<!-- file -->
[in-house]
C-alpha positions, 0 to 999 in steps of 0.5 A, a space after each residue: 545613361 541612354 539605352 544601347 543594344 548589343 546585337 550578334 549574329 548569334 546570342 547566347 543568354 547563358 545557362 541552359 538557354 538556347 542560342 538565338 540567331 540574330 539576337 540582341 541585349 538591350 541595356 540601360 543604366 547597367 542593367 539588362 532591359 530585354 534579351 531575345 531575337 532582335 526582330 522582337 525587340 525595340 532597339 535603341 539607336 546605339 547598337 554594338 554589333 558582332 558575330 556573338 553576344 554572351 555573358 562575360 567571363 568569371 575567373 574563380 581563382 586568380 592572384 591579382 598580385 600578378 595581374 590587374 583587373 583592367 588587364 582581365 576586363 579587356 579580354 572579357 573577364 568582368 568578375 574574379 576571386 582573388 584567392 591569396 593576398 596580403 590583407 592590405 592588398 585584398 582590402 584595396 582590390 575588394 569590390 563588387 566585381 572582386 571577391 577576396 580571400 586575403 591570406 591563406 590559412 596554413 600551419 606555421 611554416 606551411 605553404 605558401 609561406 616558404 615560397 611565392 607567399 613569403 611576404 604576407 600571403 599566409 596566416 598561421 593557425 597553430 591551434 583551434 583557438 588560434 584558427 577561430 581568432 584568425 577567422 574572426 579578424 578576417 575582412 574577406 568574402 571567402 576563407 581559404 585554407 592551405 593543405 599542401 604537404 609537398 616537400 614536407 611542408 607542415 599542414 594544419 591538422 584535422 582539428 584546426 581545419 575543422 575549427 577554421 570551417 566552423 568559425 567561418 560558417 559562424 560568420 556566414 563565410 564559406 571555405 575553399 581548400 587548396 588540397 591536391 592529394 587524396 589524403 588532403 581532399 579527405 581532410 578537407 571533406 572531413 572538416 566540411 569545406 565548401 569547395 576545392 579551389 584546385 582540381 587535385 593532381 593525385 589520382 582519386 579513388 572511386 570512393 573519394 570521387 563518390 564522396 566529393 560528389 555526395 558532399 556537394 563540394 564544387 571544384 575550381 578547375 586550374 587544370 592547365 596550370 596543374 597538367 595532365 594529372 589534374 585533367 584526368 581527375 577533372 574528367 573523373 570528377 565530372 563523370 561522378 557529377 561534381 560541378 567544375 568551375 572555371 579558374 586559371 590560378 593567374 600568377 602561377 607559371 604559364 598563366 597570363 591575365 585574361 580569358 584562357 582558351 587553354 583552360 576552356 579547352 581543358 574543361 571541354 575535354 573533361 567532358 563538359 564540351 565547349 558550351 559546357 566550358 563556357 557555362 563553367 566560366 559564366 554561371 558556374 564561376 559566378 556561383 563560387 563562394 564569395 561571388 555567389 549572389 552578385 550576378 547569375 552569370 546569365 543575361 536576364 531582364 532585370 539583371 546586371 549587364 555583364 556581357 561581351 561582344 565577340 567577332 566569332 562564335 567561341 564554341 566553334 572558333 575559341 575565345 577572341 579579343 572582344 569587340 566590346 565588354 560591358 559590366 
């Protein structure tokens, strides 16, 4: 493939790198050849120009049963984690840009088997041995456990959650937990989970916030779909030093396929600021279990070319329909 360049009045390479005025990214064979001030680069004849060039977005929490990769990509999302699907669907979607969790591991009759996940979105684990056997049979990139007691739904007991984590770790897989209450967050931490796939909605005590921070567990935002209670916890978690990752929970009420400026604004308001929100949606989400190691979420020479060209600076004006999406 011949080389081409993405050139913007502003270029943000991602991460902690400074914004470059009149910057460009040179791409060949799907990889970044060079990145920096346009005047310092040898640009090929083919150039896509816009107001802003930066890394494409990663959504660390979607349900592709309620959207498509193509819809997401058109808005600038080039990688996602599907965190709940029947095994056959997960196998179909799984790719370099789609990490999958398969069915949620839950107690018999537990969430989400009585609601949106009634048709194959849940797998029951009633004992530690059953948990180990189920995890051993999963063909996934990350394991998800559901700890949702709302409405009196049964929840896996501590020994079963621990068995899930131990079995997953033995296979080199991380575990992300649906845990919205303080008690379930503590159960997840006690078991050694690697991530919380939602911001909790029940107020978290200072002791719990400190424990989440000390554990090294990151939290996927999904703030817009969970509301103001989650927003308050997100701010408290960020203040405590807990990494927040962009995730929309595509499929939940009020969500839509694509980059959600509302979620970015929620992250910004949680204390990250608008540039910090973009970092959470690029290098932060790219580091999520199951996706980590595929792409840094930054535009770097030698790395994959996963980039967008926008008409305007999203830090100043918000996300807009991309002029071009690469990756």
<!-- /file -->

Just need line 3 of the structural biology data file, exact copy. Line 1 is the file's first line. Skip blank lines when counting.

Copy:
């Protein structure tokens, strides 16, 4: 493939790198050849120009049963984690840009088997041995456990959650937990989970916030779909030093396929600021279990070319329909 360049009045390479005025990214064979001030680069004849060039977005929490990769990509999302699907669907979607969790591991009759996940979105684990056997049979990139007691739904007991984590770790897989209450967050931490796939909605005590921070567990935002209670916890978690990752929970009420400026604004308001929100949606989400190691979420020479060209600076004006999406 011949080389081409993405050139913007502003270029943000991602991460902690400074914004470059009149910057460009040179791409060949799907990889970044060079990145920096346009005047310092040898640009090929083919150039896509816009107001802003930066890394494409990663959504660390979607349900592709309620959207498509193509819809997401058109808005600038080039990688996602599907965190709940029947095994056959997960196998179909799984790719370099789609990490999958398969069915949620839950107690018999537990969430989400009585609601949106009634048709194959849940797998029951009633004992530690059953948990180990189920995890051993999963063909996934990350394991998800559901700890949702709302409405009196049964929840896996501590020994079963621990068995899930131990079995997953033995296979080199991380575990992300649906845990919205303080008690379930503590159960997840006690078991050694690697991530919380939602911001909790029940107020978290200072002791719990400190424990989440000390554990090294990151939290996927999904703030817009969970509301103001989650927003308050997100701010408290960020203040405590807990990494927040962009995730929309595509499929939940009020969500839509694509980059959600509302979620970015929620992250910004949680204390990250608008540039910090973009970092959470690029290098932060790219580091999520199951996706980590595929792409840094930054535009770097030698790395994959996963980039967008926008008409305007999203830090100043918000996300807009991309002029071009690469990756």